Chasing your dreams of becoming a Hollywood star? Following a promotion at work? Ready for year-round sunshine? Moving to Los Angeles just might be on your to-do list.
Los Angeles is a sprawling metropolis, ranking #2 among America’s most populous cities (#1 being New York City). It’s also packed full of opportunities: the city alone has a larger gross national product than most countries, with industries ranging from the glitz and glamor of filmmaking to vital agriculture and manufacturing.1
The city’s size and diversity in styles can make it intimidating to new residents. With rent prices and rent growth changing rapidly nationwide, finding an LA home can feel even more daunting these days.
What are the rental trends in LA? Will rent go down in 2023 in Los Angeles? We’ll walk you through some rental predictions in the housing market for 2023, along with data about average rent in Los Angeles. Ahead, you’ll get an idea of what to expect from LA rent so you can find your sun-soaked paradise without breaking the bank.
2023 Rent Predictions
Rental prices have been anything but stable for the last few years, but economists are predicting a few things for 2023:
- Slower growth in rent increases
- Increased vacancies in the event of a 2023 recession
- Lower than average increases in some popular areas, including LA
Let’s unpack these predictions by examining the state of rent across the nation, and then see what experts have to say about rental trends in the Los Angeles area.
What’s Going to Happen to Rent Nationwide in 2023?
During the pandemic in 2020 and 2021, rent prices skyrocketed nationwide due to factors like economic unrest and increasing demand for private apartment spaces. Fortunately, 2022 saw rent increases slowly start to slide back into normal growth rates.2
Where the previous years were hitting double-digit percentage increases, 2023 is only predicted to see an average of 3% in rent increases nationally.2
This is partly due to a massive boom in the construction of new living spaces. This year is set to see the most new units built in any year since 1986.2 The cities that expanded the most rapidly during these years are likely to see lower rent increases, perhaps even slight decreases overall.2
The Los Angeles Rent Forecast for 2023
So where does Los Angeles fit into these numbers?
What is a normal rent increase in LA? Although the rapid growth is slowing, experts think prices in the area will still continue to rise. A forecast from the University of Southern California (USC) estimated 2.4% in rental increases for LA county in 2023, slightly less than the projected national average.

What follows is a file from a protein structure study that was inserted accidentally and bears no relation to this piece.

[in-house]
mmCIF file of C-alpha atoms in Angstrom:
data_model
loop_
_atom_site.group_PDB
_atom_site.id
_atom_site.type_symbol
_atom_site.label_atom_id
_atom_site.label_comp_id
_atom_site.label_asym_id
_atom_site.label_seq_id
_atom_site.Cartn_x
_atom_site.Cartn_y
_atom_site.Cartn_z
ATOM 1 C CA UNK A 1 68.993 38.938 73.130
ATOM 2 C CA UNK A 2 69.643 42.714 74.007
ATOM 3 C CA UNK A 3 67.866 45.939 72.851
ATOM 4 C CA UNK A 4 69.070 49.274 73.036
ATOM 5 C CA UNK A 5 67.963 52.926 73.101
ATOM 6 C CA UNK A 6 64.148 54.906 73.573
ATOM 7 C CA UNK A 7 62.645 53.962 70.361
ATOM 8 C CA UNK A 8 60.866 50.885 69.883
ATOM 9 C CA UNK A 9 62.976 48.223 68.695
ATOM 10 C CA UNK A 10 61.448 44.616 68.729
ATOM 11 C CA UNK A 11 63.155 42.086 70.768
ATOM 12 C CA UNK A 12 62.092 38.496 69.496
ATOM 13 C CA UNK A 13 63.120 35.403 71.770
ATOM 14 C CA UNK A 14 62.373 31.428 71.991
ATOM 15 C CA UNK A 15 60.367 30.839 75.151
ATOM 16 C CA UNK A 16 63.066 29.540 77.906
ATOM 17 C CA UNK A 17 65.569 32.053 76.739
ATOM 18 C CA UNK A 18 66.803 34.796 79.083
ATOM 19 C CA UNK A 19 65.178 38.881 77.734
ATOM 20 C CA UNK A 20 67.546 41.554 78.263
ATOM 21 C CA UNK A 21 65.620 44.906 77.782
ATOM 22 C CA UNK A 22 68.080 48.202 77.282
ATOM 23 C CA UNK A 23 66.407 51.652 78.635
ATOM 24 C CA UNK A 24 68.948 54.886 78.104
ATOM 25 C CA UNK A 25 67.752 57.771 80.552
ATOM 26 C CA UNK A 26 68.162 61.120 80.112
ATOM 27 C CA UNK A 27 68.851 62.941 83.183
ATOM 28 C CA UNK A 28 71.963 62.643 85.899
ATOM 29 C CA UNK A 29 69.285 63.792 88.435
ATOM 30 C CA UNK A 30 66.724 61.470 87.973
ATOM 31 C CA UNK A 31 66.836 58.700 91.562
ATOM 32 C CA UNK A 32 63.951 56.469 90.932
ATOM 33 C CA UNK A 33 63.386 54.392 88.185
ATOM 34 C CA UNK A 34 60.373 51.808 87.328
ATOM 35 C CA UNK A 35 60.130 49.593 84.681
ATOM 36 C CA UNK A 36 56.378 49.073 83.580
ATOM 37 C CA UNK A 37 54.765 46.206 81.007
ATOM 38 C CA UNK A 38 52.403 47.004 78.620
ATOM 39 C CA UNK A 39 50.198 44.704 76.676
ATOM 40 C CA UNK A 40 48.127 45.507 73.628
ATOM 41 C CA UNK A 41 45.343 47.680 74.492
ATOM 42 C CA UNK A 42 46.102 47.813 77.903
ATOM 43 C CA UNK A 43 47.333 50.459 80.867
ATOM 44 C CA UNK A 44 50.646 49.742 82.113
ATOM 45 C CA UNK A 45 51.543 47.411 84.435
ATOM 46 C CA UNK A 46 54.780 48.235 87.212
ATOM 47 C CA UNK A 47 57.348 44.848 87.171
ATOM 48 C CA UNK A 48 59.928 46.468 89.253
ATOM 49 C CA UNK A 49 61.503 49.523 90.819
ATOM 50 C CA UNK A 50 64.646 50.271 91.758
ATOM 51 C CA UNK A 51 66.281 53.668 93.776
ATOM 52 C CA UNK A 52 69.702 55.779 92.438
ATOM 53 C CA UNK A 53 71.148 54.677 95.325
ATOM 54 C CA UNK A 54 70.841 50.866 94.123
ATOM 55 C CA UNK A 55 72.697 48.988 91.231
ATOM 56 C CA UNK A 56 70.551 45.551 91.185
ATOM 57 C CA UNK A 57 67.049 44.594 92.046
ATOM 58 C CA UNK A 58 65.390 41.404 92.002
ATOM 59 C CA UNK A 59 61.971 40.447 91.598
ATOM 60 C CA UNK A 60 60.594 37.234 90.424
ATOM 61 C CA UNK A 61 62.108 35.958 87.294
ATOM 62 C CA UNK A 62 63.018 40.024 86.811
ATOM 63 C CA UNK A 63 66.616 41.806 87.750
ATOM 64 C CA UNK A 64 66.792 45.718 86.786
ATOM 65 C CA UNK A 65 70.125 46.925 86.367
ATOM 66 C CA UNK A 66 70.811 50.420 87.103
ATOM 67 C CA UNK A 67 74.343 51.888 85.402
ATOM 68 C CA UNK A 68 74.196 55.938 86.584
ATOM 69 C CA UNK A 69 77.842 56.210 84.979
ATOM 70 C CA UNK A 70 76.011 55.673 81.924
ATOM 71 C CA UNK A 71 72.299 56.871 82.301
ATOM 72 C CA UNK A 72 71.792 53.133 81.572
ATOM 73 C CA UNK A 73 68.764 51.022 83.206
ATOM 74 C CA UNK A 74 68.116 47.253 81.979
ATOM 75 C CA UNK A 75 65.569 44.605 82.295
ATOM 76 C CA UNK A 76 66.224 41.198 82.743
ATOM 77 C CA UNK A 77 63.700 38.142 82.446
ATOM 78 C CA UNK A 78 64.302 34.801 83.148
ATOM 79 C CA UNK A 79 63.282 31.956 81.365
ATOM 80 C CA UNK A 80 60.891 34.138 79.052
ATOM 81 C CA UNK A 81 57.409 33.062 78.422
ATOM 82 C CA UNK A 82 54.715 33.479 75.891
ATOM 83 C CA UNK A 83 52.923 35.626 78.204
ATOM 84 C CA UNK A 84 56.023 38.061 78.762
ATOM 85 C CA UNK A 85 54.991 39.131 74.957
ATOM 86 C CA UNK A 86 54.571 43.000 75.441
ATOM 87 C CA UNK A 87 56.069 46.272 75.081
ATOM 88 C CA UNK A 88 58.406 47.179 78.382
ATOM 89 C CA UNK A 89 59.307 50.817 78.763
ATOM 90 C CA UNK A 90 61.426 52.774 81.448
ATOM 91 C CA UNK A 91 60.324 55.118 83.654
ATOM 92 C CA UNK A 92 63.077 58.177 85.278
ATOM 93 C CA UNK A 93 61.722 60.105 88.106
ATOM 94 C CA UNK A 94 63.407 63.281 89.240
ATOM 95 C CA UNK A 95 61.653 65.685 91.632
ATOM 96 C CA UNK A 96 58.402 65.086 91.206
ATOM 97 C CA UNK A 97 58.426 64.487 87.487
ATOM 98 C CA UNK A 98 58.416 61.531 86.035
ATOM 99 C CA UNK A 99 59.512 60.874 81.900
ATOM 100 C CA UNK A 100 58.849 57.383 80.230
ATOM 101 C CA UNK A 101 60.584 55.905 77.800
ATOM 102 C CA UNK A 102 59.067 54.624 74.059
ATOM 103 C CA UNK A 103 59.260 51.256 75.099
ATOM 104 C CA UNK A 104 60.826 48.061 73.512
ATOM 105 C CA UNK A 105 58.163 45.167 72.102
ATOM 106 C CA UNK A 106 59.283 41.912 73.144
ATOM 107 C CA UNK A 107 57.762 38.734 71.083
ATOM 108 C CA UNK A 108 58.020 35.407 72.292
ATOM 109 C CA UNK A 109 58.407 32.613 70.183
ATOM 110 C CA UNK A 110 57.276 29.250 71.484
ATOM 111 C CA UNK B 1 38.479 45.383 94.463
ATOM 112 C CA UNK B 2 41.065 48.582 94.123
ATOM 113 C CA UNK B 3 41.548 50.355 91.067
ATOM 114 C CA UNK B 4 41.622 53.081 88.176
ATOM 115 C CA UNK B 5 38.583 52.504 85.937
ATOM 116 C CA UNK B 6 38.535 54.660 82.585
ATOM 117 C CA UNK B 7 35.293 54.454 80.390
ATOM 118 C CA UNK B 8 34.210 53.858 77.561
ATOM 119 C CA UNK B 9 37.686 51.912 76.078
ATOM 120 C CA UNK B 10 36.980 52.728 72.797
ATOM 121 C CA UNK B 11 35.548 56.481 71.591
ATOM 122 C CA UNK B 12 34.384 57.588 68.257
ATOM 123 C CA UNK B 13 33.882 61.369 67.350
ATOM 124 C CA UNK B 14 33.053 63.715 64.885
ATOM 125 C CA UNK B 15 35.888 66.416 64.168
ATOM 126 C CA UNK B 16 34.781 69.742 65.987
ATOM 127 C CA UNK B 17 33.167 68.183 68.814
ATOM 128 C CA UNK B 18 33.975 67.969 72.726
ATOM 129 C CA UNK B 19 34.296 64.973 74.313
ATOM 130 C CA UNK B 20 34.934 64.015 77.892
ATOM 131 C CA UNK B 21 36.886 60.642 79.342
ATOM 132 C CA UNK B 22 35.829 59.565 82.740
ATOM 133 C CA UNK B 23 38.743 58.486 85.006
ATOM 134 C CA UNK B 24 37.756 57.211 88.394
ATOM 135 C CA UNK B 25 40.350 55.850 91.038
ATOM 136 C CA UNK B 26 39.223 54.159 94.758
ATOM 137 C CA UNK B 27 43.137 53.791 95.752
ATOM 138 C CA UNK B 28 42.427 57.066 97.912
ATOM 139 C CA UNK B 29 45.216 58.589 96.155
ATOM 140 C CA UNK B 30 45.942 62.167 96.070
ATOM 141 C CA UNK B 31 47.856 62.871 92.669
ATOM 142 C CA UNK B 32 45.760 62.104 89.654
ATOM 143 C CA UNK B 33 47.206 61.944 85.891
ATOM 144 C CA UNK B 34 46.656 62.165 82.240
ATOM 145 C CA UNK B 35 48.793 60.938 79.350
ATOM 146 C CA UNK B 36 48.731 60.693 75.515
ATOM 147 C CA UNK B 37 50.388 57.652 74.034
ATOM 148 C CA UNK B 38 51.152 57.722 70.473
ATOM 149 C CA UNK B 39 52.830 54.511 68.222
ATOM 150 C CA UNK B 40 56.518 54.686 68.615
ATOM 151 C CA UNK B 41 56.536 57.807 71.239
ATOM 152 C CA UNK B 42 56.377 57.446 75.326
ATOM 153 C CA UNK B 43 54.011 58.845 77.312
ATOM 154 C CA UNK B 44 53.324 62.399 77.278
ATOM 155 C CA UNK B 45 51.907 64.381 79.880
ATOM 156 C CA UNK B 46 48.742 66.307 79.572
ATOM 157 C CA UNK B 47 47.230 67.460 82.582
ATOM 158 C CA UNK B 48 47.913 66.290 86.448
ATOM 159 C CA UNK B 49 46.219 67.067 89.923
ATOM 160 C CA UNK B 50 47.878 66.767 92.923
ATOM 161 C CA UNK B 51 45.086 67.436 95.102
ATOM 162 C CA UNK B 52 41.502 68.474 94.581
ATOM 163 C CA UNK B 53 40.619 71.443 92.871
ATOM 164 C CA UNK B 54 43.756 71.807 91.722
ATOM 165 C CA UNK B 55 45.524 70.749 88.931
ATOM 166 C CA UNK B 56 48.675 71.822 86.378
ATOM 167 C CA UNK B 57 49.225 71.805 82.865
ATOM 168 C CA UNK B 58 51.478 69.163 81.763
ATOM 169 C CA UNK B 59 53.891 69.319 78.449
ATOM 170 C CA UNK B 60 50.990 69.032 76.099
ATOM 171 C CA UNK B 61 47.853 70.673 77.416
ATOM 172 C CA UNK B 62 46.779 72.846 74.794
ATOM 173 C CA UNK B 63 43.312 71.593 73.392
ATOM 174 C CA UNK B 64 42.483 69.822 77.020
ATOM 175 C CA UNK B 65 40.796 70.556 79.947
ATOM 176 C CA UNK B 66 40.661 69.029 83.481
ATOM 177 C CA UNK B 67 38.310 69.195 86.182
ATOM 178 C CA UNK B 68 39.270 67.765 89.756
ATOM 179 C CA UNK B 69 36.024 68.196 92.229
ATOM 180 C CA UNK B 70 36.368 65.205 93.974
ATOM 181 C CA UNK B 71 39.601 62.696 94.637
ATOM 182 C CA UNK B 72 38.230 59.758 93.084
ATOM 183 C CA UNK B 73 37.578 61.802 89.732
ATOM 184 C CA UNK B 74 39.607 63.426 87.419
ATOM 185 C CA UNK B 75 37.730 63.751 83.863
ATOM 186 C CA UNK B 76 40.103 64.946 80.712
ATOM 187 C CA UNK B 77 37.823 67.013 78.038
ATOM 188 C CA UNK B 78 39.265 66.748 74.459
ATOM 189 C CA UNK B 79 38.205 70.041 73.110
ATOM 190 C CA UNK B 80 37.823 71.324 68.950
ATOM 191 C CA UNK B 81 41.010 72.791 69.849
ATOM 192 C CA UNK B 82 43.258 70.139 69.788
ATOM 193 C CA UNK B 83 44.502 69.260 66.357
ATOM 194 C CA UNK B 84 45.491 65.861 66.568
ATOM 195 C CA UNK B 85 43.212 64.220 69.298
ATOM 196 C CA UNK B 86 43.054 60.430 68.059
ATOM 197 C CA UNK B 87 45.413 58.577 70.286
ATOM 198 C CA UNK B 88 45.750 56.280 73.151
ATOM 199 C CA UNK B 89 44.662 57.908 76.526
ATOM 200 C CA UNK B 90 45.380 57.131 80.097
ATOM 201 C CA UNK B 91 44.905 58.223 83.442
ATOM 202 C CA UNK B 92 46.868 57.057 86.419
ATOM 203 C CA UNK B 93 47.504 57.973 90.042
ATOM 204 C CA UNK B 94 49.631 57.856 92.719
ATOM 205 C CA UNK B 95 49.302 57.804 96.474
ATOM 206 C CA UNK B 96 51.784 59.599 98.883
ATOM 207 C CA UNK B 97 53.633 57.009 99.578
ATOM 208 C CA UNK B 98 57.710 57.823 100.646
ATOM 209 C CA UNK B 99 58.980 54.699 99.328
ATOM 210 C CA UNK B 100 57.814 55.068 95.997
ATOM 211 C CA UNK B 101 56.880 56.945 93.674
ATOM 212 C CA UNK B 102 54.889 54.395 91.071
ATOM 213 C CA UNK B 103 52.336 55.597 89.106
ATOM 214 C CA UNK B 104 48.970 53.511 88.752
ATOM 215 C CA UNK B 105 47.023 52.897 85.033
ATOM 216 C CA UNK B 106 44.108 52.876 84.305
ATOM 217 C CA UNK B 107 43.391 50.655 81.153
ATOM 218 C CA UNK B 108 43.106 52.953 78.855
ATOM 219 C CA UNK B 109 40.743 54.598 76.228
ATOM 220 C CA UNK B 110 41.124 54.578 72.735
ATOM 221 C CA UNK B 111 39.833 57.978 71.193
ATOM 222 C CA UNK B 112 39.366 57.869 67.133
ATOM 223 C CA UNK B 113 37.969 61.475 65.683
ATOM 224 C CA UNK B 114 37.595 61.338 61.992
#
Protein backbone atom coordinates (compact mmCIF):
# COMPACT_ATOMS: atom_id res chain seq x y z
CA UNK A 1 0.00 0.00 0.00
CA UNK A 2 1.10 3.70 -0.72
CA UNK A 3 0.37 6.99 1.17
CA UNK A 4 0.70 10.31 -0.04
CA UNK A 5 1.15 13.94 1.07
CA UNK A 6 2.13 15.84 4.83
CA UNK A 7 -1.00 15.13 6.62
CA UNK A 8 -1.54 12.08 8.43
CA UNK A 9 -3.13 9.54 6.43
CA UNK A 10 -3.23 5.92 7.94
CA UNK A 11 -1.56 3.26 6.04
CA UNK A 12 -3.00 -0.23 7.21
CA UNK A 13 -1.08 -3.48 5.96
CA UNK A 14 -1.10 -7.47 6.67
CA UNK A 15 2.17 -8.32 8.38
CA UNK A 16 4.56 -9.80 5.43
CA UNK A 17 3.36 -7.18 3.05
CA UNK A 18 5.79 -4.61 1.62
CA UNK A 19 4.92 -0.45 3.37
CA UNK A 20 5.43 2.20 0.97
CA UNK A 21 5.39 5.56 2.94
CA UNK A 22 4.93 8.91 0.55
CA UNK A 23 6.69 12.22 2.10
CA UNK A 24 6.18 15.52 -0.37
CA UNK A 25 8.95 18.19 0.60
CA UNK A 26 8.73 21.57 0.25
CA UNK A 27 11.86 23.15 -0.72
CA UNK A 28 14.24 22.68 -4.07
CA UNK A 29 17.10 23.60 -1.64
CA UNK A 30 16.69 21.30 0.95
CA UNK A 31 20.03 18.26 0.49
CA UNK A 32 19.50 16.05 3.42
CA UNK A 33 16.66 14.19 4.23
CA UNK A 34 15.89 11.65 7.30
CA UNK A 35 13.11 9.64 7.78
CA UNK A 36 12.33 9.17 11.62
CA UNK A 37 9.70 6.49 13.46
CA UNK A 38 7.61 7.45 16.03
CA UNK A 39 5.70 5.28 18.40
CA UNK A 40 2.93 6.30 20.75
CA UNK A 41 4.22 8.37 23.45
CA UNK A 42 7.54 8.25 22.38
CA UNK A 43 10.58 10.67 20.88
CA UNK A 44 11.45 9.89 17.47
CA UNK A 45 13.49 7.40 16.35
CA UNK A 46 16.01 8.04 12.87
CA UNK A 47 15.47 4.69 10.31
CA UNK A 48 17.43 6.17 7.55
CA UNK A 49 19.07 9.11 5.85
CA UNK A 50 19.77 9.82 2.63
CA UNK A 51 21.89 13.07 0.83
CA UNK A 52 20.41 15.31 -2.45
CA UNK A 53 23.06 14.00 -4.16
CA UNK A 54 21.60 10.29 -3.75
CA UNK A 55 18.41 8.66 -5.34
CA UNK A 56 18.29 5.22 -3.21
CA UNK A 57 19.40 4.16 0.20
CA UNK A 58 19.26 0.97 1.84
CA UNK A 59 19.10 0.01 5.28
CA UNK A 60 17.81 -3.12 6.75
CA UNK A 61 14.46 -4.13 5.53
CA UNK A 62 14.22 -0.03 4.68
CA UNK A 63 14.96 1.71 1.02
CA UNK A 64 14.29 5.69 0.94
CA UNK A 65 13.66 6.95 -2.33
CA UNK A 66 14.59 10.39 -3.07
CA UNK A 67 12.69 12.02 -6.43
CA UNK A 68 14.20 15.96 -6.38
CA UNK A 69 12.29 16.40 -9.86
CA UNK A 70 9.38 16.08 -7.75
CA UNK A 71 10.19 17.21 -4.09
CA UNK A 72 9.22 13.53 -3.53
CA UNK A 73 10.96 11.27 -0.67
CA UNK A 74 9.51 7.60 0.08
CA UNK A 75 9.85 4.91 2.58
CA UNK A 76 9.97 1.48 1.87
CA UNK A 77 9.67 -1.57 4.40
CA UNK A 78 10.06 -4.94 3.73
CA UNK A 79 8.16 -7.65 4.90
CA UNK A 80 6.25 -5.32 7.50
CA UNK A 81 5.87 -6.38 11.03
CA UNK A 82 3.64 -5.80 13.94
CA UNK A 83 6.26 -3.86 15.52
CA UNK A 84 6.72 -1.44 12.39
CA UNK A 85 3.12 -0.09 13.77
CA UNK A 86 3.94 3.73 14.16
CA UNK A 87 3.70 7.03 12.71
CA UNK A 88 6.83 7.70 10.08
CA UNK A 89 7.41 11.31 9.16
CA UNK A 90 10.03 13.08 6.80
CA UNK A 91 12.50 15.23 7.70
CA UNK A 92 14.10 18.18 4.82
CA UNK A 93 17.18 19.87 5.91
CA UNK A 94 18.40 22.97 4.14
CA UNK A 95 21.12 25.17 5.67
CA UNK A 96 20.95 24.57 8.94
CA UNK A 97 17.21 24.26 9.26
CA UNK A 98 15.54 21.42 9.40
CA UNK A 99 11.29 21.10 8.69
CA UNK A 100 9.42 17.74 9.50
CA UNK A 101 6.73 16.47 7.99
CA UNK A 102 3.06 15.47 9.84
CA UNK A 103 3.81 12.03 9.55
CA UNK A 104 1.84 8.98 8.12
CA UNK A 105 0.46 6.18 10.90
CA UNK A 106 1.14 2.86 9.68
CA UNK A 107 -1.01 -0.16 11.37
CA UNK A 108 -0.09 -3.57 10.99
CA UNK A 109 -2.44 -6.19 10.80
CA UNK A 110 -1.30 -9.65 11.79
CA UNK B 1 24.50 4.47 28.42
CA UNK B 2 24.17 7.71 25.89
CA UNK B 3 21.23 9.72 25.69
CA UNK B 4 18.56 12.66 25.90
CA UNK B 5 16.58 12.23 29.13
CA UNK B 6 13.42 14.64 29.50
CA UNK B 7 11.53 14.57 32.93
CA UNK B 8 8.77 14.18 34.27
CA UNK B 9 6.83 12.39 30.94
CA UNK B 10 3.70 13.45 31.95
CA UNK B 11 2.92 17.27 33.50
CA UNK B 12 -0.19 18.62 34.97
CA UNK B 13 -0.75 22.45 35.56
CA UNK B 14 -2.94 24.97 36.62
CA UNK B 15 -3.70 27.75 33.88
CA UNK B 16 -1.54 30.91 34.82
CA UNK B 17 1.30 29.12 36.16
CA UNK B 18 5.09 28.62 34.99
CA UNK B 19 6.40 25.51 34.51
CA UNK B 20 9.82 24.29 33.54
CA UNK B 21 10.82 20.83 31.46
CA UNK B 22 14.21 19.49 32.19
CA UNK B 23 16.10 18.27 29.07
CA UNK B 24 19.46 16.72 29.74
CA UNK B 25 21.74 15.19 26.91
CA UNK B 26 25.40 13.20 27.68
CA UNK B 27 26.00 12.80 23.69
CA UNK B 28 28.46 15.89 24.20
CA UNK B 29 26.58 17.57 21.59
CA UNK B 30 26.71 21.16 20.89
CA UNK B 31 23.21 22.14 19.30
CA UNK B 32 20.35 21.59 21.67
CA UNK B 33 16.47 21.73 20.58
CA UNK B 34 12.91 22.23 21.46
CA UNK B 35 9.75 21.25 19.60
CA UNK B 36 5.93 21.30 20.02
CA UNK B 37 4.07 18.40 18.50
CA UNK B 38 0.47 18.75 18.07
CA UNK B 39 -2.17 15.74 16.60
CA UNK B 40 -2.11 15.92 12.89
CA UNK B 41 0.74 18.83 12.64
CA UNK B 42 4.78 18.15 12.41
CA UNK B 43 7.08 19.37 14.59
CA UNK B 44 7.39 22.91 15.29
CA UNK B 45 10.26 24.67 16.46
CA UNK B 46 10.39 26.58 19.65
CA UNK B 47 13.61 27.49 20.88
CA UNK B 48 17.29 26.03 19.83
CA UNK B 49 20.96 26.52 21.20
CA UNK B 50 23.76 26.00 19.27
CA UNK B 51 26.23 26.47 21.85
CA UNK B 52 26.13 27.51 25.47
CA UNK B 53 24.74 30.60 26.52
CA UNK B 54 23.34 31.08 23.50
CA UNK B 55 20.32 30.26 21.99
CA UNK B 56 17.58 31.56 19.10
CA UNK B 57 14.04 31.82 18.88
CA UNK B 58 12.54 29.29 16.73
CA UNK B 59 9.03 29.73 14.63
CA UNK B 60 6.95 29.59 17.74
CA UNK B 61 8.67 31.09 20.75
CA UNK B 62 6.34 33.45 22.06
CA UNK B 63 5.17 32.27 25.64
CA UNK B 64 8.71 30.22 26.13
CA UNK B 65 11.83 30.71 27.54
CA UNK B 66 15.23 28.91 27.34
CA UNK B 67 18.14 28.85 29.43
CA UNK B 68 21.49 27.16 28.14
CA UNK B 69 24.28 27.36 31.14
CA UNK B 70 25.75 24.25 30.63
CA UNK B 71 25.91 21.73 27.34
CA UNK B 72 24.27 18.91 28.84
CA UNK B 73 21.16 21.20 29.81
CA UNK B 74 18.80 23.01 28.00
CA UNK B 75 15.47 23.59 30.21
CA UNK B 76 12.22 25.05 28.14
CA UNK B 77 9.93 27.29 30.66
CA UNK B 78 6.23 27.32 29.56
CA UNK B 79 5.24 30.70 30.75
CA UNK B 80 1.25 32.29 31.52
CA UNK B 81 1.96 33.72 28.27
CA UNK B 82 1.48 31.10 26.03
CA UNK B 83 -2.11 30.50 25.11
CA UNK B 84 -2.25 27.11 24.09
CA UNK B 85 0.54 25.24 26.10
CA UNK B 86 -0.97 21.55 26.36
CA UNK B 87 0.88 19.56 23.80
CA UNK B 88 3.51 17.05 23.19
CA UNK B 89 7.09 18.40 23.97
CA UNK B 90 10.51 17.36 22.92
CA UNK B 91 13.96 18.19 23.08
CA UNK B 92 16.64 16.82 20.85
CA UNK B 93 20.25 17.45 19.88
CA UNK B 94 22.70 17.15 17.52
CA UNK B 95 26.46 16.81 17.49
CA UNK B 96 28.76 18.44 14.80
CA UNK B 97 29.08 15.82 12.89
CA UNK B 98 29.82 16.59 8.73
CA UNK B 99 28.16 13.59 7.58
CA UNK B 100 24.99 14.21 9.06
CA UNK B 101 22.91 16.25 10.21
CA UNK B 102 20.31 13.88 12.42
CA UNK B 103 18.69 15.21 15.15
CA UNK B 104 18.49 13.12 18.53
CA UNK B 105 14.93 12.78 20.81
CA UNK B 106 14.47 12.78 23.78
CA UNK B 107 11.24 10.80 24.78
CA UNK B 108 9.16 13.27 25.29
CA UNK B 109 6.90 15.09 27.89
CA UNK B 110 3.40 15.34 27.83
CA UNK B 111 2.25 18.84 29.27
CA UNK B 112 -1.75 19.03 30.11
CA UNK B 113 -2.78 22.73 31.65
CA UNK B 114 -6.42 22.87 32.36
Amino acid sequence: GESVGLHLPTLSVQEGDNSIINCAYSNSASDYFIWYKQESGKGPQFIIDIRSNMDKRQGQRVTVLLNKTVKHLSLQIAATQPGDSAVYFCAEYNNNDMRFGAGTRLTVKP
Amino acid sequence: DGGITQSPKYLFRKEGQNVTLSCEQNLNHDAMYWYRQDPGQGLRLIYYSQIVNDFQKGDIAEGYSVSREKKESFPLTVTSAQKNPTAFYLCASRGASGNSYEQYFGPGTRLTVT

Let’s take a look at the facts behind this figure.
While it’s a historically popular place for renters, the previous years saw substantial emigration from the Los Angeles area as people fled increasing rent prices.2 Economists stated that rents in the double-digits, like the 17% percent rises seen in LA lately, are not at all sustainable.2
The areas with the projected slowest growth are Inglewood, Downtown LA, and Koreatown, which USC all predicts will have less than 2.5% rent increases.2 These are areas where people are moving out in high numbers. The High Desert and Inland Empire areas will likely still see double-digit increases as populations head toward the more urban areas.2
This migration created more empty LA apartments and took some of the sting out of recent price hikes.2 Because people are more likely to share apartments or move back home during a recession, severe economic downtown in 2023 could create even more vacancies in Los Angeles.2 This would lead to smaller increases in rent or even decreases, especially in those areas that previously spiked enough to scare people away.2
USC predicts 4.5% vacancies in LA County by 2024, as opposed to the prior 3.6%.2 If you’re hoping to find a new home in LA, all these factors could make your search a little easier this year.
As the past few years have shown us, anything can happen. A few other factors USC mentions that could impact their data include: 2
- Changes in interest rates for building owners
- Increased lay-offs citywide
- Supply chain issues impeding the construction of new units
While hazy, the bottom line in all these predictions is that rent increases are most likely slowing down overall in 2023.
Rent Increases by LA Neighborhood
So, rent hikes might be slowing down for LA as a whole—but the neighborhood you’re aiming to move to can affect just how much that slowdown will take effect.